Sunday, November 30, 2014

The Season of Advent - Christmastide or Christmas-tied?

Excerpts taken from "Just Thoughts of a Plain Country Woman" by Lucile Ellingwood Morrow published December 1, 1960 in The Collinsville News. 

". . . The word "advent" means the corning of the arrival.
In the Christian calendar, the period of Advent is that which includes the four Sundays just before Christmas, the time of the coming of Christ.
This year (1960) all of the Sundays will lead up to the last which is Christmas Day, itself. Advent is designed to bring us to Christmas "on our knees" and only by keeping it a true Advent can we know the true meaning of Christmas. . . .
The first thing to get ready for Christmas is our own hearts  -  we should always decide,
 . .  Christmas fills a large place in our lives. With each recurrence brings a wave of good feeling and friendship that makes the air softer and warmer and ;puts new happiness into our hearts. . . .
 You decide whether our Christmas will be Christmastide or Christmas-tied.  . . . "

Wednesday, November 26, 2014

The "Grateful" Camp Giving Thanks this Thanksgiving

Excerpts takes from "Just Thoughts of a Plain Country Woman" by Lucile Ellingwood Morrow, published in The Collinsville News, November 22, 1951.  

Mrs. Morrow's son was in combat in Korea at the time of this writing. He had returned from WWII only to be called back in for military action in Korea.  

". . . .Thanksgiving time is here again and I think this year more than since the last war, folks in the United States are divided into . . .  camps:  the Thankful and the Worried.  

In the Thankful Camp are those whose hearts are full to bursting with gratitude and thanksgiving since we are blessed above all people on earth. Our cities are not being bombed, our crops have not been destroyed . . . 

In the Worried Camp are we whose dear ones are away at war again and we might well ask the question, "How can we have Thanksgiving this year when our country and the whole world is plunged so deep in another war . . . .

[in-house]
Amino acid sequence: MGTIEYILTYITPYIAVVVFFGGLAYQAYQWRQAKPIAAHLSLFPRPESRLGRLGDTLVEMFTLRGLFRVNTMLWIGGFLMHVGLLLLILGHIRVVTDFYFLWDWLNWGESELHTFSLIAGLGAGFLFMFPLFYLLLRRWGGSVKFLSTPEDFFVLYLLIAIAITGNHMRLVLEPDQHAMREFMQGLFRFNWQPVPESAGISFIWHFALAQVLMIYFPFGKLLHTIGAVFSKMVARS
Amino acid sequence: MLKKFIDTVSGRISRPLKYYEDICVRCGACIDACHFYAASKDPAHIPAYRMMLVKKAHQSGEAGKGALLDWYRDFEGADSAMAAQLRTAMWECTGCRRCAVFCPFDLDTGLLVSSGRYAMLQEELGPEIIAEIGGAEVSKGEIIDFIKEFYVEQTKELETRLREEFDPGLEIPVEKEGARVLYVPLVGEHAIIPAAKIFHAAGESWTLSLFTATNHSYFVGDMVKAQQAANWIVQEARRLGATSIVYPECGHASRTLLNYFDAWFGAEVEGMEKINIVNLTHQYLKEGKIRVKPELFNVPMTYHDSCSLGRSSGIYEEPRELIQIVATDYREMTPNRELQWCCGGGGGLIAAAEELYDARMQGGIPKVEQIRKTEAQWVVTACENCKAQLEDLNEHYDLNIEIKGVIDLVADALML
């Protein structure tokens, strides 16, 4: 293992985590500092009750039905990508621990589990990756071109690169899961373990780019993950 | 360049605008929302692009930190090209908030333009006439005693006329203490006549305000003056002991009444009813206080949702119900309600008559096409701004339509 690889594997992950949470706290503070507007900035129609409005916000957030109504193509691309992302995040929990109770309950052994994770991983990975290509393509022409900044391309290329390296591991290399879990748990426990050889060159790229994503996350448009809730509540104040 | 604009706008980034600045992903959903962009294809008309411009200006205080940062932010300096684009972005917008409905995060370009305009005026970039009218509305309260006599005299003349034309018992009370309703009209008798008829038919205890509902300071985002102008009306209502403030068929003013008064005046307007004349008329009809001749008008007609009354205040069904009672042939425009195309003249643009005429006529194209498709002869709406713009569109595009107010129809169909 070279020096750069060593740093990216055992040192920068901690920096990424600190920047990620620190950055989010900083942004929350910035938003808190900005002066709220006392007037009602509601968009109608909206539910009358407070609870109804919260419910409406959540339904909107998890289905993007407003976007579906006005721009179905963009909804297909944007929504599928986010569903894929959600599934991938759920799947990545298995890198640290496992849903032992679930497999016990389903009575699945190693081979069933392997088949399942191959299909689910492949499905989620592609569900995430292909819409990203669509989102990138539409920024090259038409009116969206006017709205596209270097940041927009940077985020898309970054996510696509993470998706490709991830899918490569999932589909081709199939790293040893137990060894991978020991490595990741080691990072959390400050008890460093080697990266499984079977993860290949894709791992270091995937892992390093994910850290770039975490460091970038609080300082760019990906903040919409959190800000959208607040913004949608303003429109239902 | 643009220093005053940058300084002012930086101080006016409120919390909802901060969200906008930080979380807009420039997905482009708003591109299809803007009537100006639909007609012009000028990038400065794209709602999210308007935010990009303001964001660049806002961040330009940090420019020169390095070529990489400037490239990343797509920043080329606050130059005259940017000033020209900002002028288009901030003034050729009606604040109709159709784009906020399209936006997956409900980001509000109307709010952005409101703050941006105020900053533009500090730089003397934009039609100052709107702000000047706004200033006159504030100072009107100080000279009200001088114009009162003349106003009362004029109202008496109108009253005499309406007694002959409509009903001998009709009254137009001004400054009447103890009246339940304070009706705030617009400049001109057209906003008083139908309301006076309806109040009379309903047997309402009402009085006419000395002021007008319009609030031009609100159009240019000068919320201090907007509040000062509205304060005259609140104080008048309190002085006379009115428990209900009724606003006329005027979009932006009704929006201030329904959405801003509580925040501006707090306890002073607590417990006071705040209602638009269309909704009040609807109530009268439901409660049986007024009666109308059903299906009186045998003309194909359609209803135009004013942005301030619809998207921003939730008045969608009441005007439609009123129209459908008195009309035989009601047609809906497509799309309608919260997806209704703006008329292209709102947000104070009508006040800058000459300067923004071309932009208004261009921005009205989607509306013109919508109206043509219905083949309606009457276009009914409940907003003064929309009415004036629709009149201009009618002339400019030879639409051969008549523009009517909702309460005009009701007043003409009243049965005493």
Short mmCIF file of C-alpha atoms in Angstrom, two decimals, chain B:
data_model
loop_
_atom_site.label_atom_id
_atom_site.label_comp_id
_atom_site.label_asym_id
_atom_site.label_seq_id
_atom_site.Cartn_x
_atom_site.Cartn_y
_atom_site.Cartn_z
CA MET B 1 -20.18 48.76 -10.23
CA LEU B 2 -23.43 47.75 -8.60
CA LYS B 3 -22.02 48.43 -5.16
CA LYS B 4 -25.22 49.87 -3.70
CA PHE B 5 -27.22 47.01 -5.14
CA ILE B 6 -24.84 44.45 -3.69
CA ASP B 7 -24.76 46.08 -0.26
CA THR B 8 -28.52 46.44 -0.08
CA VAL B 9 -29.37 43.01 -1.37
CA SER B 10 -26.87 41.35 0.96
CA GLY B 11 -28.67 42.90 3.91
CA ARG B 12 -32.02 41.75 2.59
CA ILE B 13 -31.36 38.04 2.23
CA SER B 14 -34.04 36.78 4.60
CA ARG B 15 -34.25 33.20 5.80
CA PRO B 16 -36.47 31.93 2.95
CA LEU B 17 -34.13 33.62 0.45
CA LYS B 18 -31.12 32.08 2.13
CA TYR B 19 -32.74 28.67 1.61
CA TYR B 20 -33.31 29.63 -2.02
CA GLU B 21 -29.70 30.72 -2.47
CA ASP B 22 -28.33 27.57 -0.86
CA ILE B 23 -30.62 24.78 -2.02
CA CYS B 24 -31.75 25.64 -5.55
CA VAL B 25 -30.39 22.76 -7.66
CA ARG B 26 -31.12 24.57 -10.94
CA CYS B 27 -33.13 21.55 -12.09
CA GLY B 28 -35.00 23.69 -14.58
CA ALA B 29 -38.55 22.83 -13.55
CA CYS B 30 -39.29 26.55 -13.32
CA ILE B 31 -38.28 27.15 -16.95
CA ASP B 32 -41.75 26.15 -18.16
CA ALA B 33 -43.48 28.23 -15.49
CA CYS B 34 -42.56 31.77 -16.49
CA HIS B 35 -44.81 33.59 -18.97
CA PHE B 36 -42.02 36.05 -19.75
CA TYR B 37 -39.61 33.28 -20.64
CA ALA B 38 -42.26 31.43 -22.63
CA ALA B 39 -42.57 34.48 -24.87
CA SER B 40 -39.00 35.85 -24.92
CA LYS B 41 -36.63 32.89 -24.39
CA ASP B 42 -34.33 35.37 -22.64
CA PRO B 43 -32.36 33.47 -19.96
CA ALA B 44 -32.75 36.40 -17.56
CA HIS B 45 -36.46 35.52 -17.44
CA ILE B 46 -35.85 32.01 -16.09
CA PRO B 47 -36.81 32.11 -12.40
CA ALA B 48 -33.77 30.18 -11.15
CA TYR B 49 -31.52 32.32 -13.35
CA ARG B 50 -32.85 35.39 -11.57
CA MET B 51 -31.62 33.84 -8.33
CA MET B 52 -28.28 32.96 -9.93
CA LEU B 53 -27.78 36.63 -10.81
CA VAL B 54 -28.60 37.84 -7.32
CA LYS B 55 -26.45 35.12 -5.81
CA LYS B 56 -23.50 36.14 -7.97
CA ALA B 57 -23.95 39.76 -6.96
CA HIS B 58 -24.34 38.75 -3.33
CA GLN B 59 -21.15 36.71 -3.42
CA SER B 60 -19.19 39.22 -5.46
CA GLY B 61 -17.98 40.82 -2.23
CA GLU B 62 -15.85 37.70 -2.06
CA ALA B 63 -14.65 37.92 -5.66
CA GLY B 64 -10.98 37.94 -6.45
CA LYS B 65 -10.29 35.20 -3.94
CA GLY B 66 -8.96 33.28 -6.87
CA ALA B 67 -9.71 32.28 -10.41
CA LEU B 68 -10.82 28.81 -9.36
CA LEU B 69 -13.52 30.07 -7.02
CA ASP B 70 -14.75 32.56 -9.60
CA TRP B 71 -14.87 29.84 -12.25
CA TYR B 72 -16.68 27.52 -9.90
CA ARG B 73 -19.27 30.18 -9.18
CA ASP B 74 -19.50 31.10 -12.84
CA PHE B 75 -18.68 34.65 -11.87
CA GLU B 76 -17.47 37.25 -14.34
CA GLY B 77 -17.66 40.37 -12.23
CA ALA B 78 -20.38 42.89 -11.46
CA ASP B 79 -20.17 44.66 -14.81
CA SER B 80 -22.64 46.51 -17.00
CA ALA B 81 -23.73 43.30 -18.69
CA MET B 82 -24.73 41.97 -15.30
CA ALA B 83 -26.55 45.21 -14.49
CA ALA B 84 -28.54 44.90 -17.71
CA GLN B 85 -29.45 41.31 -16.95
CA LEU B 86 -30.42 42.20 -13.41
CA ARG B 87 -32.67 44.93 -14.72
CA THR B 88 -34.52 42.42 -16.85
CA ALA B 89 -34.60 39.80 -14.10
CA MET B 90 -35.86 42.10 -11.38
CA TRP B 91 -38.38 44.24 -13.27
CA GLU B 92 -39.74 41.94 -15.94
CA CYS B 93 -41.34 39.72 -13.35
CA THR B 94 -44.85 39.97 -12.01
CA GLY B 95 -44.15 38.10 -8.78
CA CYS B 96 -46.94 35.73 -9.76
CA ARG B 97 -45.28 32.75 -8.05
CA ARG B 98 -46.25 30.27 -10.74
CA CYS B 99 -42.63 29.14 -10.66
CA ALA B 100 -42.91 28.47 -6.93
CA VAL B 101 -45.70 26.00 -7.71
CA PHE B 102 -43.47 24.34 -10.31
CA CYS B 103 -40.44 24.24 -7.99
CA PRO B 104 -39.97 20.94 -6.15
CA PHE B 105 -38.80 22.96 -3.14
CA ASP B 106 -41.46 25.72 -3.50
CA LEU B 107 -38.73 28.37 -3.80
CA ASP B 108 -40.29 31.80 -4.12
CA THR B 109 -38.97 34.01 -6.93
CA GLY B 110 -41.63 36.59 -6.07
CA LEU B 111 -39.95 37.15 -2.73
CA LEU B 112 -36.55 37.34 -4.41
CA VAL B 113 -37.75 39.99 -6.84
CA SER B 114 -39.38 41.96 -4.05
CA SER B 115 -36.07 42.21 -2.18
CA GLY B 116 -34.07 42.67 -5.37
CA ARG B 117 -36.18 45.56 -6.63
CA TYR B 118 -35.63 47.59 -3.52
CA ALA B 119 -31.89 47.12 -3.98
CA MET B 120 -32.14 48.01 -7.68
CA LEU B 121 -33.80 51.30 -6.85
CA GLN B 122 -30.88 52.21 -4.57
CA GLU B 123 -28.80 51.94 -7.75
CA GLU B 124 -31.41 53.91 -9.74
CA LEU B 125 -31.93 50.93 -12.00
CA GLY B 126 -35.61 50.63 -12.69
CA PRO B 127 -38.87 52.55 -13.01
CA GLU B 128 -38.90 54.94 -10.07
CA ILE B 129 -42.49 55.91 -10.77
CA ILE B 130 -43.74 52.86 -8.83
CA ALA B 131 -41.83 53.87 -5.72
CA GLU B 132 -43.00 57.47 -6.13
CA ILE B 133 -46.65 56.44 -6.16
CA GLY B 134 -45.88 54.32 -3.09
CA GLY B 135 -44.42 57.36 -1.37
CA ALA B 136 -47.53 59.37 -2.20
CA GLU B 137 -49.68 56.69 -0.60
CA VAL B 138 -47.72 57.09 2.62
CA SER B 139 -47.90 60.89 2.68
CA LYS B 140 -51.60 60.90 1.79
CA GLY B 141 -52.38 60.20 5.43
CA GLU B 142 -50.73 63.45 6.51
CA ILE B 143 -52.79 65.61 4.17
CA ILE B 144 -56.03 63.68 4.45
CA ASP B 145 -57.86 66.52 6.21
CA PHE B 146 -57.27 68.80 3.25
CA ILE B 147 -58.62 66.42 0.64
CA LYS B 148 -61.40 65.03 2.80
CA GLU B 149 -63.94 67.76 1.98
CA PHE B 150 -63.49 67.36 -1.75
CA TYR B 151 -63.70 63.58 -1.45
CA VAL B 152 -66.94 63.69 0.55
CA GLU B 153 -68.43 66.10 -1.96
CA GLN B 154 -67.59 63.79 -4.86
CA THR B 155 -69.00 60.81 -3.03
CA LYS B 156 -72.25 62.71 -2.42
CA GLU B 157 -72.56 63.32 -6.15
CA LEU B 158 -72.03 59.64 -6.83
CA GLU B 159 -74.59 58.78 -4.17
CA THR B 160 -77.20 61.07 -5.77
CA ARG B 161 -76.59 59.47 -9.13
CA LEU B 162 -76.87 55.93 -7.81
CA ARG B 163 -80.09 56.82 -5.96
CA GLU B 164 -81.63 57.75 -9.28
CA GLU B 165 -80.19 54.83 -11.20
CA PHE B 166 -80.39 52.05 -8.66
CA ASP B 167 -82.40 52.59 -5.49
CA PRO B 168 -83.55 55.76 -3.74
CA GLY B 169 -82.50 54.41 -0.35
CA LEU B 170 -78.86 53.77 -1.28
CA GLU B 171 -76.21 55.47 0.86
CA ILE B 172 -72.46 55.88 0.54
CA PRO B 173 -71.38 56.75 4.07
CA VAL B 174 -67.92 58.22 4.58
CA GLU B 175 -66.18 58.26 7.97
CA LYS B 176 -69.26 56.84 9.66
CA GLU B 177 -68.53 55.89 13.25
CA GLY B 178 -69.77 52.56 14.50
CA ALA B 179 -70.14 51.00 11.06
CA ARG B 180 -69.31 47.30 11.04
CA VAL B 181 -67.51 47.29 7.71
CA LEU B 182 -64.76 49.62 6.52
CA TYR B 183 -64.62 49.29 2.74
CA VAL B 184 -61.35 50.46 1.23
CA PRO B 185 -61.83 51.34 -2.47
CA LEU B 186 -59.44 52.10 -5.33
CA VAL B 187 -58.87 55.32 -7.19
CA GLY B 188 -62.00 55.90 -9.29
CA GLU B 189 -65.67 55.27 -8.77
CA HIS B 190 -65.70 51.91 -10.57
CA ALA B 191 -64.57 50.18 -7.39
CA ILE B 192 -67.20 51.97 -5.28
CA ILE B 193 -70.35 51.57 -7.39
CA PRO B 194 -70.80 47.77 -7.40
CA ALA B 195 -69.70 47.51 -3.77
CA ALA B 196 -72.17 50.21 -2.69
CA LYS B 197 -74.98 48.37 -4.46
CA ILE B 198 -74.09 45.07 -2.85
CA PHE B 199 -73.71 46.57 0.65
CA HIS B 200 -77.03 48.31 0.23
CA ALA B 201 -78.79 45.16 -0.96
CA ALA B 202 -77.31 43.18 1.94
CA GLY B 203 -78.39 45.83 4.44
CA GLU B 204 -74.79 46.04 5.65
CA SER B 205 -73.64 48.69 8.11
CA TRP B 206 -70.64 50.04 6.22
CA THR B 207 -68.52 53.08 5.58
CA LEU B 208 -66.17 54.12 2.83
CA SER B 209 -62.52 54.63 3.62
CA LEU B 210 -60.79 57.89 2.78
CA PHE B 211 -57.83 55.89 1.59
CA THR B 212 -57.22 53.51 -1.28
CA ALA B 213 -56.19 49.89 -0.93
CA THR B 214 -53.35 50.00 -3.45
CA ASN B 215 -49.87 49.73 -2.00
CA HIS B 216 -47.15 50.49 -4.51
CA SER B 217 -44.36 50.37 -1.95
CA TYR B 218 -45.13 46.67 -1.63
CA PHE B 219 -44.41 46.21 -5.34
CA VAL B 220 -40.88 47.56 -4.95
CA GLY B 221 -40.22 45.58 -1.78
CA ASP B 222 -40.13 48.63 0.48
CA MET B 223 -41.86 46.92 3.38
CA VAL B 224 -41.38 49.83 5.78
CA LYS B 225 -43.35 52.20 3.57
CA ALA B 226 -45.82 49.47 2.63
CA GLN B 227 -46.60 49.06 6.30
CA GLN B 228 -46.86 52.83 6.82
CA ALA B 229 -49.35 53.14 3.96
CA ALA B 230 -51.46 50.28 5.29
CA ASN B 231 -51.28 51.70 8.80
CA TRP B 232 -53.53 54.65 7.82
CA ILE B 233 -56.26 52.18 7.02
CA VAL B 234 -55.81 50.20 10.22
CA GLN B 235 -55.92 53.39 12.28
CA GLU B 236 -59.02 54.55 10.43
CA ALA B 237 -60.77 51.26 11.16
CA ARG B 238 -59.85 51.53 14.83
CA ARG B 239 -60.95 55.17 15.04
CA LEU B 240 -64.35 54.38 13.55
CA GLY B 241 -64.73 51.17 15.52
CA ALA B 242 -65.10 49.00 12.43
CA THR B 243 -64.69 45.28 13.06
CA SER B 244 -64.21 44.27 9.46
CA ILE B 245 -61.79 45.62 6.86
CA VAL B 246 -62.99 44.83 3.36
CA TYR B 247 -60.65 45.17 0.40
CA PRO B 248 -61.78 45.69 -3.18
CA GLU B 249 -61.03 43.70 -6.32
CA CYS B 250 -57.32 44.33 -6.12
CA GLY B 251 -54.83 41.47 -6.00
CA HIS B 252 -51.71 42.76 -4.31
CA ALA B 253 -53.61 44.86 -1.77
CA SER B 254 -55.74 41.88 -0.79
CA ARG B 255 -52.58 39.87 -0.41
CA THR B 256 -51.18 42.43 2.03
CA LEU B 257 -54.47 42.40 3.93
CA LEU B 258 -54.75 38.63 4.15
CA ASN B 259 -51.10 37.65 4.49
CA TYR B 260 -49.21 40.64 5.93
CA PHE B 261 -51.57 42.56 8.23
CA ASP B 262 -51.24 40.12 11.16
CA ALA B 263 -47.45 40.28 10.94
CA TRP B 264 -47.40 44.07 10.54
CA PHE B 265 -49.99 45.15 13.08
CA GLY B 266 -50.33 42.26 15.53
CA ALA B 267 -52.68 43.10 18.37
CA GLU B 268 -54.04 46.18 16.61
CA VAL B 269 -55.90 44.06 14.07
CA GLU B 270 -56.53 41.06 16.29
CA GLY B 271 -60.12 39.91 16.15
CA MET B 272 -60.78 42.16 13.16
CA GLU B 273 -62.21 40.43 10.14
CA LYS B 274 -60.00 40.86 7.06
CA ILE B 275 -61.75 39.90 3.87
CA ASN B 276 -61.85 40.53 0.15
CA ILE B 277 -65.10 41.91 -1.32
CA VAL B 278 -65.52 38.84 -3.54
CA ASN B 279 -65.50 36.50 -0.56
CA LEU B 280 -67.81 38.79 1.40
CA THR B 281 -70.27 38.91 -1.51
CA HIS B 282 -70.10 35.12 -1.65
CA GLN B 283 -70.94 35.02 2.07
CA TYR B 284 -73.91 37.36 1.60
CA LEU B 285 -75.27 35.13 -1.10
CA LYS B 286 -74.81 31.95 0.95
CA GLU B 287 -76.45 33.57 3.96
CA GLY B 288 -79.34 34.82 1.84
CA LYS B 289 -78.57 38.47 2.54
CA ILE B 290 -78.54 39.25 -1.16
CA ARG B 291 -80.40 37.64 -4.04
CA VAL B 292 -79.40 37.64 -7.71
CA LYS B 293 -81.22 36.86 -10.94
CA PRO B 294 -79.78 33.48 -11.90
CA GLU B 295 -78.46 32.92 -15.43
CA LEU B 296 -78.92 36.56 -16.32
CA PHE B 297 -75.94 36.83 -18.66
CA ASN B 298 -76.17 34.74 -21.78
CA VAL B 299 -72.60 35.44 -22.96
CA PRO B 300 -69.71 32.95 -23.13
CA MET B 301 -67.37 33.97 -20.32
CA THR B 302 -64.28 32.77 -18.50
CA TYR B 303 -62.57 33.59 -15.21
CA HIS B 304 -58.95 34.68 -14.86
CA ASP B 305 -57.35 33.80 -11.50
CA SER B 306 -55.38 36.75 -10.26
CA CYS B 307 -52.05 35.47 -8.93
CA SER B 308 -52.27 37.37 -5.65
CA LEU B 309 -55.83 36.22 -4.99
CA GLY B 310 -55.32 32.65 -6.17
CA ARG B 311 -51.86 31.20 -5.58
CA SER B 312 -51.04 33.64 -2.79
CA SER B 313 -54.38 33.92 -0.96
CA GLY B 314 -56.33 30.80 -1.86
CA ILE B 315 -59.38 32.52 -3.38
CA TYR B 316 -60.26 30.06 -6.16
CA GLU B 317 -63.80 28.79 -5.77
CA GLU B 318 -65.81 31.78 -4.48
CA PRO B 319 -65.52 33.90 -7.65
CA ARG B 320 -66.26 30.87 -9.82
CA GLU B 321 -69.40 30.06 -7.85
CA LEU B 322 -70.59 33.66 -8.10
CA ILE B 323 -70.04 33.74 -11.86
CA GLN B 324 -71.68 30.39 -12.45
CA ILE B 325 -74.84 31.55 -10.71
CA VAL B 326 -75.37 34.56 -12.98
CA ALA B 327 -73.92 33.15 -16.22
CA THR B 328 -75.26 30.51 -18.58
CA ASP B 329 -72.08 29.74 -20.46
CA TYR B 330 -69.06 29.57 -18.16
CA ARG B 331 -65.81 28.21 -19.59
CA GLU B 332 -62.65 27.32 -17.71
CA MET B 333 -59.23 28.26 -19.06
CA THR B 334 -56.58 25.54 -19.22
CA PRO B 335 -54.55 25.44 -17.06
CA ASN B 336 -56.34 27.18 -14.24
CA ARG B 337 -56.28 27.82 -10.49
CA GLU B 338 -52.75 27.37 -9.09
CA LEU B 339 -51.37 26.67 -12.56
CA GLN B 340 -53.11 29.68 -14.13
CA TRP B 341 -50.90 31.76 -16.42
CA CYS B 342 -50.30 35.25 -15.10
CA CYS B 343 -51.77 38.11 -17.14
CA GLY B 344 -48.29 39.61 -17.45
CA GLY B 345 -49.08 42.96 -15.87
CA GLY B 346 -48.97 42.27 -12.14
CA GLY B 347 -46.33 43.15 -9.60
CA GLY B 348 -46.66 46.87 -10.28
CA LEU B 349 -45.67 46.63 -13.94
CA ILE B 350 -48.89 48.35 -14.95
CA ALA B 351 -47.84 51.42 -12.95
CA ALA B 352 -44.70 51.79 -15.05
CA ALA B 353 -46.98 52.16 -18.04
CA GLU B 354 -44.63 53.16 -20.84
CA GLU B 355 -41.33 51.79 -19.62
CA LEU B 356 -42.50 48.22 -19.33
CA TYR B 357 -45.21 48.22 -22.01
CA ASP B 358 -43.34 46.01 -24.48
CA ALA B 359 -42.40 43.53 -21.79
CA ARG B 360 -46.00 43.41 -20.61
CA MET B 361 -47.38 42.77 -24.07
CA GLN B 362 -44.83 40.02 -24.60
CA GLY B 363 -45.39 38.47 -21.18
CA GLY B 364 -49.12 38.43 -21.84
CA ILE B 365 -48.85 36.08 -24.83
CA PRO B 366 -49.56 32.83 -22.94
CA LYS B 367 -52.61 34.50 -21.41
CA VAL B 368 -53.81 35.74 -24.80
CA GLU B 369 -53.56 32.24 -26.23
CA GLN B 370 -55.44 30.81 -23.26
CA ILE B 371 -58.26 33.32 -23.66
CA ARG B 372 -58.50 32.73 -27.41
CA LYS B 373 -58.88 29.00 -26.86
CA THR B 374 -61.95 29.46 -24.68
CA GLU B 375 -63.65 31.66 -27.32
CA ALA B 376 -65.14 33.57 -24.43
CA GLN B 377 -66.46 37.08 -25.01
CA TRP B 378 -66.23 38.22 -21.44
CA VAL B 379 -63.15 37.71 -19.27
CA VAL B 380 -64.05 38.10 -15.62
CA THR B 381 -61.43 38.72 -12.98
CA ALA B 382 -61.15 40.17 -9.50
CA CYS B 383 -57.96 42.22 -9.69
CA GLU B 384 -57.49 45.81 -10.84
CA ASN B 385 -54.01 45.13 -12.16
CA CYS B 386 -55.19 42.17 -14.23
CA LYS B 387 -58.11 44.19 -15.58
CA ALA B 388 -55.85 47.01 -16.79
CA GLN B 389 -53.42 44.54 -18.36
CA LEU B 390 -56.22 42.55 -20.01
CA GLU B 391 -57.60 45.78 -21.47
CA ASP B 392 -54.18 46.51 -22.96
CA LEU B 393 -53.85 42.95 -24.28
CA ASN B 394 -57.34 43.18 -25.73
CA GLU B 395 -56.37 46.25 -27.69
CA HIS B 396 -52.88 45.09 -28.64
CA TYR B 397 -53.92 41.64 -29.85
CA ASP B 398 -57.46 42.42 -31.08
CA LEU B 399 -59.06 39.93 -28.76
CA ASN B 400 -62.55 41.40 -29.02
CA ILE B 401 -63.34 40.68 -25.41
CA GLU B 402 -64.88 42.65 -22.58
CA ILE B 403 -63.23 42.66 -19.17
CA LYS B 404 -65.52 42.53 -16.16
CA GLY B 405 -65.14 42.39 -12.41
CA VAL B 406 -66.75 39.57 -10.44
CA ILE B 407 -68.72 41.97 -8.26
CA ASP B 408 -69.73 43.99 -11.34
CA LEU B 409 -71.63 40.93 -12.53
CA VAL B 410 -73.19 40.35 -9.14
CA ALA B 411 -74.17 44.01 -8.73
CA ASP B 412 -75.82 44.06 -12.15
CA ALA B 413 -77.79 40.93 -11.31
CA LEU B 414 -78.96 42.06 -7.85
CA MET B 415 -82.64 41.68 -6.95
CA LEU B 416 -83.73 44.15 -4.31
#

". . . The Boy saw the last of  the Heartbreak Ridge and Bayonet Ridge actions and in a recent letter 
says, "We have our fox holes fixed up pretty well; we get two hot meals a day; we are as safe here behind these barbed wire entanglements as we are at home-well almost, anyway." . . .

So, as Thanksgiving comes on I am, at first thought, not very happy.  Then I console myself that he survived the active combat, that I have the health to go to that work every day. I live daily amid the beauty and blessings of our fruitful countryside now resting and peaceful. I have seen the trees arrayed in their frocks of rust, gold, red and brown. How lovely the harvest moon so clear and cold and the radiance of the stars that seem to hang lower than at any other time of the year! . . . 

As Thanksgiving Day comes on, it should make us all so humble and grateful! . . .There is nothing which sustains one more powerfully than the ability to recognize in one's every day life, the beauty of the commonplace."  

It Took a Woman to Make Thanksgiving "official"

Excerpt taken from "Just Thoughts of a Plain Country Woman" by Lucile Ellingwood Morrow, published in The Collinsville News, November 24, 1949.  

". . .  As years passed, the idea of an American Thanksgiving for harvests spread, however it was never held the on same day, nor even in the same month. There are nine recorded instances of the colonies declaring Thanksgiving holidays before the Revolutionary War; on eight occasions during the War, the Continental Congress set aside special days of Thanksgiving,  although these were in gratitude for victories won by the ragged, hungry American Army, not like the Pilgrim's holiday.